8. A perfect example of why that late night check is so important! One just never knows.

  9. Great read. Great info.

    Several years ago I went out, just like you, a few hens in the coop. The pop door somehow came off the hook and blew shut.
    My hens were roosting all over the place. I had no netting over the top at the time so they were on top of the fence, gate and even on the roof of the coop.
    Well when I started pulling them off their spots most started screaming bloody murder, so much so the neighbor came a investigating with his flashlight.
    When he “spotted” me with the flashlight all I could say was “Don’t shot”. ;-)

  10. Something new could be something that eats you! A good response for them, but hilarious at times from a human perspective!

  11. This is one reason why our new chicken barn will not be getting automatic chicken doors. My main coop currently has an automatic door but I always have to go out and check anyway just in case something like this happens. I might as well save the money!

  12. While looking for help with a sick chicken I ran across your site and videos! They’re fantastic; as are the instructions. The photos and captions are great. It looked like you have a couple of Speckled Sussex, which are my favorite!

    I know my hen is at least 2 years old. She stopped using her legs about 8 days ago. No respiratory issues but doesn’t see well so eating and drinking is an issue. I have her in a rabbit cage in my laundry room and feed her by hand about 4 times a day. I’ve used antibiotics the first week and now use a poultry water soluble vitamin in her water and food. But I am so excited to try the Spa Treatment!! Thank you for the suggestions!

    • I’m sorry to hear that your hen is so ill. Often respiratory disease doesn’t show any signs of congestion like in humans – but eyes swell and close. Do email me directly if you want further help (there’s the contact Terry bar on the far right of the page.)

  13. LOL!! That is SO like my girls. Mine go inside but I have one that if I didn’t go tell her to “go to bed” she’d wait for me outside all night. After loosing all but four of our flock to a momma fox and her kits, we learned..the hard lock every one up tight at night. When my hubby added on to our coop, he added a window on the west side. Now there are two big windows one on the east and one on the west. We added strong small welded wire over the windows (no more trusting screening!!). In the summer, we hang a large box fan outside of the east window and it runs constantly day and night. The feeder and water fountain are inside and when it’s very hot, we add frozen water bottles to the fountain a couple times a day so that the girls always have cool water to drink.
    I loved your story. Chooks really don’t much care for anything “new” in their home do they.

  14. It’s aways something. Might the shiny finish be putting them off??

  15. I put a treadle/automatic feeder in my coop about a month ago. Two of my hens got used to it quickly, but my third hen took a while longer. She no longer is afraid to step on the treadle to open the door and eat, but she still is frightened by the door clanging shut when she steps off the treadle. She squawks, flaps her wings, & runs. Poor thing!

  16. funny i looked in .last night saw nary a hen, one lone white chicken on the ladder. how funny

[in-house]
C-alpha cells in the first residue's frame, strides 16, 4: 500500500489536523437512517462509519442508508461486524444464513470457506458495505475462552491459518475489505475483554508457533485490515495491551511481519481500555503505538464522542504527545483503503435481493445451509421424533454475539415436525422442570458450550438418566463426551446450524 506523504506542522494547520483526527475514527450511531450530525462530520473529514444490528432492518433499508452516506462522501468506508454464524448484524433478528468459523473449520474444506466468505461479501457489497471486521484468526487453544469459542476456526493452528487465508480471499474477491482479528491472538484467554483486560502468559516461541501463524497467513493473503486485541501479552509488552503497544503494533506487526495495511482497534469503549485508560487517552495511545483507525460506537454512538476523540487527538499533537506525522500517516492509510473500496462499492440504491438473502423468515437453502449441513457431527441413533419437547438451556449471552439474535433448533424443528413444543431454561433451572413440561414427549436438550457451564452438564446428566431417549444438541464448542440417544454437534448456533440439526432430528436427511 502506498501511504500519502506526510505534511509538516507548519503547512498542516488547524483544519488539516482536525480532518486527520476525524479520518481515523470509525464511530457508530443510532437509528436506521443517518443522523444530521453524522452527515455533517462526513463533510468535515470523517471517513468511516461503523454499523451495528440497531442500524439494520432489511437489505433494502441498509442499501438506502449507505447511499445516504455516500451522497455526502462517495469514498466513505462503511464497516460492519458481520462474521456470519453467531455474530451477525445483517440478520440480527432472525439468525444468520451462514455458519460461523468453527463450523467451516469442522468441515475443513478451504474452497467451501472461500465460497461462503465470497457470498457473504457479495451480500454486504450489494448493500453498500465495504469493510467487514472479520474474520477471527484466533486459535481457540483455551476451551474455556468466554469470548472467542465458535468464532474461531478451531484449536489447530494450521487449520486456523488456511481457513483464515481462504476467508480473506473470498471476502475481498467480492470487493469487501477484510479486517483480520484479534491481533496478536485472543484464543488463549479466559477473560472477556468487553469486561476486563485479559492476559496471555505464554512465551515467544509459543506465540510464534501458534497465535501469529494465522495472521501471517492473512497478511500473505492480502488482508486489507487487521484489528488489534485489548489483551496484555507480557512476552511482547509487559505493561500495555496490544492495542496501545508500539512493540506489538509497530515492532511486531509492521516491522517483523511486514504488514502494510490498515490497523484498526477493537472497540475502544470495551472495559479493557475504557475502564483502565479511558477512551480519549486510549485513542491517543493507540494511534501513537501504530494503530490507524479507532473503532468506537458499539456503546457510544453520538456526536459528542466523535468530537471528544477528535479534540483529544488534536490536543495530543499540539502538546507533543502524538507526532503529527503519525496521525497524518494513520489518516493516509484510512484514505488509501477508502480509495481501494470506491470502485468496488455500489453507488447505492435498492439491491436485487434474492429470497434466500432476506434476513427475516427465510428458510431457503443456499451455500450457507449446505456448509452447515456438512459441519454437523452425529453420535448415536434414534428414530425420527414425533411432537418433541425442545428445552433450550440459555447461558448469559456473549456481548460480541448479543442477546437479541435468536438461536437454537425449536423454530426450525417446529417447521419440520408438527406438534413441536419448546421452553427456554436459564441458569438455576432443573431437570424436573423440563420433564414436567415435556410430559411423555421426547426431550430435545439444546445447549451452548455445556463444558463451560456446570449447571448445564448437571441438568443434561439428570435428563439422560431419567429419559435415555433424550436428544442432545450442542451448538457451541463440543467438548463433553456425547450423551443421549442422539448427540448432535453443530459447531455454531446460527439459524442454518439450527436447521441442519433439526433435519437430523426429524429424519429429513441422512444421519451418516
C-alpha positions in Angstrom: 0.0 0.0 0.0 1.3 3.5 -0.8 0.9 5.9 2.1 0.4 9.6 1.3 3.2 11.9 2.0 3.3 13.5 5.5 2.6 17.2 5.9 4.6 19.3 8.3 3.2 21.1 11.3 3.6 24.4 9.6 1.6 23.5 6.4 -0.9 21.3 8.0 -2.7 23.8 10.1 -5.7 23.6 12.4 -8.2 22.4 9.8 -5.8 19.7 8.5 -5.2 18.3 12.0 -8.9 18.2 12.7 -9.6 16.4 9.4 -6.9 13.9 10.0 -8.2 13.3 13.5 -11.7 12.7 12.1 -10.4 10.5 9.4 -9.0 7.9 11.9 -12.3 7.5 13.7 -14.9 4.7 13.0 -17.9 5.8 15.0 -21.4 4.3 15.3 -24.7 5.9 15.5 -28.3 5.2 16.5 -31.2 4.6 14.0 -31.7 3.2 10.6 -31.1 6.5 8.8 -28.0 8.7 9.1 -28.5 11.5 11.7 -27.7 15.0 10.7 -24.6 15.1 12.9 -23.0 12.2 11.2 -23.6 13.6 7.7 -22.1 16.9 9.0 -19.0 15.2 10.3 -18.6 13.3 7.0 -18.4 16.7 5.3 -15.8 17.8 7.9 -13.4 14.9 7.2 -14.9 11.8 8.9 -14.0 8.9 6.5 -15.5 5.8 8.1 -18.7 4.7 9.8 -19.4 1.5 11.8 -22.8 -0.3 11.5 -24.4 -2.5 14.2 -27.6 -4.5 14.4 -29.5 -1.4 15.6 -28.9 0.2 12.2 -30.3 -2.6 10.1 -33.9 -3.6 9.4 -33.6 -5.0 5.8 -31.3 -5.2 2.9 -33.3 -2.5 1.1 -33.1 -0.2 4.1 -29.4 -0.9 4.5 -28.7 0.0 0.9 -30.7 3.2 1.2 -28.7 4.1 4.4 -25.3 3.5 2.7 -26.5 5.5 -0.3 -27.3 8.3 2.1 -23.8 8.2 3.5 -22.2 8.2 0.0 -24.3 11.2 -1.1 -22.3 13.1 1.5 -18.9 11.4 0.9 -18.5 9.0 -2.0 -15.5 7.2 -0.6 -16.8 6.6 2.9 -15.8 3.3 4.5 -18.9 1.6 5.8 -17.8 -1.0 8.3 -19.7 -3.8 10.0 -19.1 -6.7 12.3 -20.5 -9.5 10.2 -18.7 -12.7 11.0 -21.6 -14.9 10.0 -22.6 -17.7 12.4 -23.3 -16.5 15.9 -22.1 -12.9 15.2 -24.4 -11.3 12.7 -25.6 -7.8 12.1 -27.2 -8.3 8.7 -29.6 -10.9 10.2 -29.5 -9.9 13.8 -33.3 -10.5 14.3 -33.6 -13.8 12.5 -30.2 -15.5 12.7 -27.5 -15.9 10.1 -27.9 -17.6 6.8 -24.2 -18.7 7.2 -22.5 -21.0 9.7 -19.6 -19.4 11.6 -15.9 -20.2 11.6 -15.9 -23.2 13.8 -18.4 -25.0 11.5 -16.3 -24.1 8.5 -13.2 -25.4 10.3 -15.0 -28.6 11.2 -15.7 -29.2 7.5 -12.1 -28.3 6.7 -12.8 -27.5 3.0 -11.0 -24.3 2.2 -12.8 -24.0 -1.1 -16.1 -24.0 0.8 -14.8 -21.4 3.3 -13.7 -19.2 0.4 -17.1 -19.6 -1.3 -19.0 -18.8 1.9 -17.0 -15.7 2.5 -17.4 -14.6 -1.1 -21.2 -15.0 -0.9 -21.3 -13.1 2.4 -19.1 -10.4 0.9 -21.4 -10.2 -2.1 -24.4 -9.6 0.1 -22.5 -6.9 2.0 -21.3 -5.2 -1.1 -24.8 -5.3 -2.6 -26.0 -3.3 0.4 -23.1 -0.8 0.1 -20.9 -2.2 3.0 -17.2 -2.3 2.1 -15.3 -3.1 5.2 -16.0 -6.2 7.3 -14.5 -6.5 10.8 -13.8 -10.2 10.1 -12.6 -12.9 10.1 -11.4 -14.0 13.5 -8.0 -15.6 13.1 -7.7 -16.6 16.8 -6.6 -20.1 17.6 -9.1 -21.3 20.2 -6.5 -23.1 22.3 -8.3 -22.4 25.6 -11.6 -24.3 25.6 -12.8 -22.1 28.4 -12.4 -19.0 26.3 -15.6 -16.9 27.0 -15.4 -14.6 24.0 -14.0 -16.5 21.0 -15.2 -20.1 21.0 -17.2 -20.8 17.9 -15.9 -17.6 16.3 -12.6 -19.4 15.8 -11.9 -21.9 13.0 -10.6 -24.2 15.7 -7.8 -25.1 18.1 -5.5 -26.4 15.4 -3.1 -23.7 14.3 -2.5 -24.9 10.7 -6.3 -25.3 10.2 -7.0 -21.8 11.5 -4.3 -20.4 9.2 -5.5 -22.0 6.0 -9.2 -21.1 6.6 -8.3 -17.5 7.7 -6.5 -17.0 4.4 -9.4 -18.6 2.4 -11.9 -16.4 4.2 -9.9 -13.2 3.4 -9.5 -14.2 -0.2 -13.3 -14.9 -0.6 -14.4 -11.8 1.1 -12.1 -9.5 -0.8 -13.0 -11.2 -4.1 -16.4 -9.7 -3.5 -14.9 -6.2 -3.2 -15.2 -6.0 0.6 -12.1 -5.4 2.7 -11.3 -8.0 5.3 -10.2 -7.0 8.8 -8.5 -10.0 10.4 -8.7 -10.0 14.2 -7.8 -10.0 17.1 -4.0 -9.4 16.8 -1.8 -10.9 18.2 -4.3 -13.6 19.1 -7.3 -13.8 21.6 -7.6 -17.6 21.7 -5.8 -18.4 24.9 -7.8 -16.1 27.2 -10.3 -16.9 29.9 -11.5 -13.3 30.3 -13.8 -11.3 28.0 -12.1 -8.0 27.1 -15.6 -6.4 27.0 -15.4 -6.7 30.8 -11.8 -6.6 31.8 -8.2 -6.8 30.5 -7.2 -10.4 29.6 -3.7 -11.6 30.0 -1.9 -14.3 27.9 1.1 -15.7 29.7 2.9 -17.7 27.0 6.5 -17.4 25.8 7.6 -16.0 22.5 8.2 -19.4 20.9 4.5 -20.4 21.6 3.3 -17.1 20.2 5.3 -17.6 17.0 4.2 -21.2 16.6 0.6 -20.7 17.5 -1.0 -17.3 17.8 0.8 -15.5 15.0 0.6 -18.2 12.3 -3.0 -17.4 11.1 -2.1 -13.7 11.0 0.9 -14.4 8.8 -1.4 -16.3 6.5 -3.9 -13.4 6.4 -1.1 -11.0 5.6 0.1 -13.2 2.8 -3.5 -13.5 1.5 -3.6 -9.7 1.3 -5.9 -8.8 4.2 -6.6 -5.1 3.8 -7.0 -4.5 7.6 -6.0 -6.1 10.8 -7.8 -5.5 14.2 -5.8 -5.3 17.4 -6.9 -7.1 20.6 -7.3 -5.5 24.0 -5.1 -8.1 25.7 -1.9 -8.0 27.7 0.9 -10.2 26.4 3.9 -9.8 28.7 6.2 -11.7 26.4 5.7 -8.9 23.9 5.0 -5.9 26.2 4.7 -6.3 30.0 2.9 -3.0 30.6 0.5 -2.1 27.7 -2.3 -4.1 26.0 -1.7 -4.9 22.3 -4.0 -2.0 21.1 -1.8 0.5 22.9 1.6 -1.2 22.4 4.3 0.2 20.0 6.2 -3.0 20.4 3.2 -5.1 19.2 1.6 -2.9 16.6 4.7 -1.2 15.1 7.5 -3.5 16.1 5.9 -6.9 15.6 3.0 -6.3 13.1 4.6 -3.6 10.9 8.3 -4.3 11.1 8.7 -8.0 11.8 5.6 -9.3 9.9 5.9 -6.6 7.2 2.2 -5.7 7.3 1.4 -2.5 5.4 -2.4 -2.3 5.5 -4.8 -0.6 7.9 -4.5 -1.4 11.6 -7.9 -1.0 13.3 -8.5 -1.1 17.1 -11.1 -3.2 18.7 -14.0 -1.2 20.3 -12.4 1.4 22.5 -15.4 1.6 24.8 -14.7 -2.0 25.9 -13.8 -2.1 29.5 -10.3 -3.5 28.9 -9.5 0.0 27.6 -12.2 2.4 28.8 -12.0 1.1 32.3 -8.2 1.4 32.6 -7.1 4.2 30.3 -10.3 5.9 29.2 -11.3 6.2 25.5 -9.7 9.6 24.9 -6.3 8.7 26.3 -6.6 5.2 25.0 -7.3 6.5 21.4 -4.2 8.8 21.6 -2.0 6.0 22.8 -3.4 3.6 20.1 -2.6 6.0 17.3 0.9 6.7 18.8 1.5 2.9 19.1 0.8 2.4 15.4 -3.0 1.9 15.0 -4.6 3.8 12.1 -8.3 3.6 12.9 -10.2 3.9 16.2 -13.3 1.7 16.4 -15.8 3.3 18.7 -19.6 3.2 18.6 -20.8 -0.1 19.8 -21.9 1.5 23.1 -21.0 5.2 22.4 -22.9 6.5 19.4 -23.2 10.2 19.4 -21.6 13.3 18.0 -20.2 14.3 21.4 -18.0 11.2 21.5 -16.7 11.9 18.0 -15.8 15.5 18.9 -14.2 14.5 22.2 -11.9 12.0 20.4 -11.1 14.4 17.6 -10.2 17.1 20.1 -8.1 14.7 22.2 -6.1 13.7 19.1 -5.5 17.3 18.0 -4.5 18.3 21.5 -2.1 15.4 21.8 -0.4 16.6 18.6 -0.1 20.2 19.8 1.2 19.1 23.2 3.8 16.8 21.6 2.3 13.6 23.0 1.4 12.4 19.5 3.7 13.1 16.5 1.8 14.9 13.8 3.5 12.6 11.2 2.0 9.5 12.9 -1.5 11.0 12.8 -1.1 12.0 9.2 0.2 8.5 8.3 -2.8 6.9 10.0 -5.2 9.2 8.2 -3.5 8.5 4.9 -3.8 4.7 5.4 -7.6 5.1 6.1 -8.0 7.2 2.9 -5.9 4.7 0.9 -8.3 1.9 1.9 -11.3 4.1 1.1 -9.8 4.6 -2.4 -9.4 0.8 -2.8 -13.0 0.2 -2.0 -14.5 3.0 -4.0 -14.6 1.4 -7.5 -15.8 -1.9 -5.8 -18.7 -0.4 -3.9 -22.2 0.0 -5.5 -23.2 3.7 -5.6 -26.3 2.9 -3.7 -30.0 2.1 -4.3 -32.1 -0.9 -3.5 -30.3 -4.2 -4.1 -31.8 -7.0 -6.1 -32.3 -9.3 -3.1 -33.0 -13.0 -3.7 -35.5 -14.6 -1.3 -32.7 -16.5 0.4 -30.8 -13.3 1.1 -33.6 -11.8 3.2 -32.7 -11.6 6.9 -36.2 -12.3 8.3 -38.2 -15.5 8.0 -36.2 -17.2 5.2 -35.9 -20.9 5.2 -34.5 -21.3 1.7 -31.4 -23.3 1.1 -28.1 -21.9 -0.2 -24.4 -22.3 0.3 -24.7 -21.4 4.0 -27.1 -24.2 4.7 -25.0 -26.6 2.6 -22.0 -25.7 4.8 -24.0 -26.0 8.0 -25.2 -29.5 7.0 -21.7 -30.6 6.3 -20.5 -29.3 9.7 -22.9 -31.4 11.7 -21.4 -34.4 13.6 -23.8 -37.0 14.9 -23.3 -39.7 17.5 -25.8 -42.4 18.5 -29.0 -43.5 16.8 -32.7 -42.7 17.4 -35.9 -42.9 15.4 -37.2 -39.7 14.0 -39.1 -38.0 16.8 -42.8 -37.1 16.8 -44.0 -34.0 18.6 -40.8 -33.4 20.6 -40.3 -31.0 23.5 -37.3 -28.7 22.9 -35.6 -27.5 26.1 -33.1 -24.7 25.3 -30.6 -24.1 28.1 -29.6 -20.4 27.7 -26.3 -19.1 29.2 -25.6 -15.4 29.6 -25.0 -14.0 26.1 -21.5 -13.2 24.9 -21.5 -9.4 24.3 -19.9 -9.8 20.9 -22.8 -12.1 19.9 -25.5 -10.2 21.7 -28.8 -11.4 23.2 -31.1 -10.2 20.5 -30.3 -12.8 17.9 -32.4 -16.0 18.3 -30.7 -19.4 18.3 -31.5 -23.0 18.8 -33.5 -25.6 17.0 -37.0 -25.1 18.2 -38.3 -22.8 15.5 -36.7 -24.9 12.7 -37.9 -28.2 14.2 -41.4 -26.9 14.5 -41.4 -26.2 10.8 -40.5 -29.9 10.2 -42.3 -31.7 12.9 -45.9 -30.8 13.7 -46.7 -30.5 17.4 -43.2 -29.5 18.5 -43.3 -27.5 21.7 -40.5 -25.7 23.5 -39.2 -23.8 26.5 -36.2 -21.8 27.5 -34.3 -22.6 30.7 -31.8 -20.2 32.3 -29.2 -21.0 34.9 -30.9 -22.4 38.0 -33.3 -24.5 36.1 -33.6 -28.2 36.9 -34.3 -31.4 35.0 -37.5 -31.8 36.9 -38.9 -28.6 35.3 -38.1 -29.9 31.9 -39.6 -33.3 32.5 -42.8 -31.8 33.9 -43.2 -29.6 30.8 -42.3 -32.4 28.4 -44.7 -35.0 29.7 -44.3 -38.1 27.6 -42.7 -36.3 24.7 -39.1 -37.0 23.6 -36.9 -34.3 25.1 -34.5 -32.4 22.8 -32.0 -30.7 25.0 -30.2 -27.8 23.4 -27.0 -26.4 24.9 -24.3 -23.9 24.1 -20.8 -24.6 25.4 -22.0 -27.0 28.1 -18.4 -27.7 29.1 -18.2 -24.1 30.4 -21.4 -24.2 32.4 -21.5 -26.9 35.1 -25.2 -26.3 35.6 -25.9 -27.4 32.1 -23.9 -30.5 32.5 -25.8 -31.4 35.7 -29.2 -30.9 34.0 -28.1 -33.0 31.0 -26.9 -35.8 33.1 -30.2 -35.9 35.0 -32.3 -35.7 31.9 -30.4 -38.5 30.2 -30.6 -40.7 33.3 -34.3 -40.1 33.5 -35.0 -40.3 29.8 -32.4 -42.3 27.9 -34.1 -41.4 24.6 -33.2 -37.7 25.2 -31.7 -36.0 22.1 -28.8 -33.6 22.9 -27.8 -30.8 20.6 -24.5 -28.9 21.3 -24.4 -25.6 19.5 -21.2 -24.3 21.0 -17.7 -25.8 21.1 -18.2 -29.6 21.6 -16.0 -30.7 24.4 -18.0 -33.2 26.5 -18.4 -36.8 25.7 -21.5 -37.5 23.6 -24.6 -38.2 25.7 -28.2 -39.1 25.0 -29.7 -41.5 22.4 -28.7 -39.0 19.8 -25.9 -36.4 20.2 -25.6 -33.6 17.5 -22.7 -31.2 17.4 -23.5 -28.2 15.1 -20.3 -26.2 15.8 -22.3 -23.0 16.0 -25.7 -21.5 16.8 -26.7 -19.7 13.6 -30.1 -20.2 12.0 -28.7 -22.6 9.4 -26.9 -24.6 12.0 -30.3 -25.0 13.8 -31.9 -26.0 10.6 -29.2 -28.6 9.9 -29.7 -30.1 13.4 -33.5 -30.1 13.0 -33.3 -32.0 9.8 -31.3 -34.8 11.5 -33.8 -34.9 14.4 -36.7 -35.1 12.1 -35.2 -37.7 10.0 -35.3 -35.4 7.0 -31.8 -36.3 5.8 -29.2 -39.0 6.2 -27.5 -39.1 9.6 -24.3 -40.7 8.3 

17. My seven girls use a Grandpa’s feeder; I followed the directions that came with it and they did great. I keep it in the covered part of their run. Until they really learned to use it, they had access only to this feeder. After a few weeks, I hung another feeder inside their coop as well, but they rarely use it. Between the Grandpa’s feeder and nipple waterers, their food and water stays clean and is not spilled, etc.

  18. WOW! Even Pearl hoisted herself up on to that outdoor roost!

  19. So funny. I just bought a new plastic waterer with a purple base. I of course love purple. I don’t think the girls like it. I have been using metal waterers. I wish they made a bpa free plastic chicken waters. My metal one has rust that I can’t seem to get rid of. It is only 4 years old. Well I left the Metal one in the run along with the new plastic one. They walk far away from this purple it’s been 4 days and I still haven’t seen them use it!

  20. Well, I’ve pondered all the possible reasons you list for hens to start roosting outside, and still can’t figure out why my two girls started roosting on the jungle gym in their run.. It started in late Feburary (wasn’t too hot in there!), I keep the coop scrupulously dry & clean, no mites, no furniture changes, they’d slept happily in it for a year, as had many chickens before them without incident, and the new pullets who I introduced just a few weeks ago think it’s just fine and put themselves to bed inside no muss no fuss. But Cow and Fozzie insist on roosting either up in the rafters of the run, or on their little 3 foot high jungle gym. The run is well sealed up with hardware cloth dug 6 inches deep, so I’m not too concerned about predators, but I know you can never be sure. But I’ve let it go for now. I was going to put an end to it this spring, but then I decided it wasn’t the worst thing in the world for the little girls to get comfortable in the coop without the big girls in the way.

  21. Off the hens taking a look see at your goats one looks like his eye is swollen!!!

  22. Honestly, from one of your pictures with a view from above (like the perching chickens) it looks like the Jaws of Death. I would be afraid too.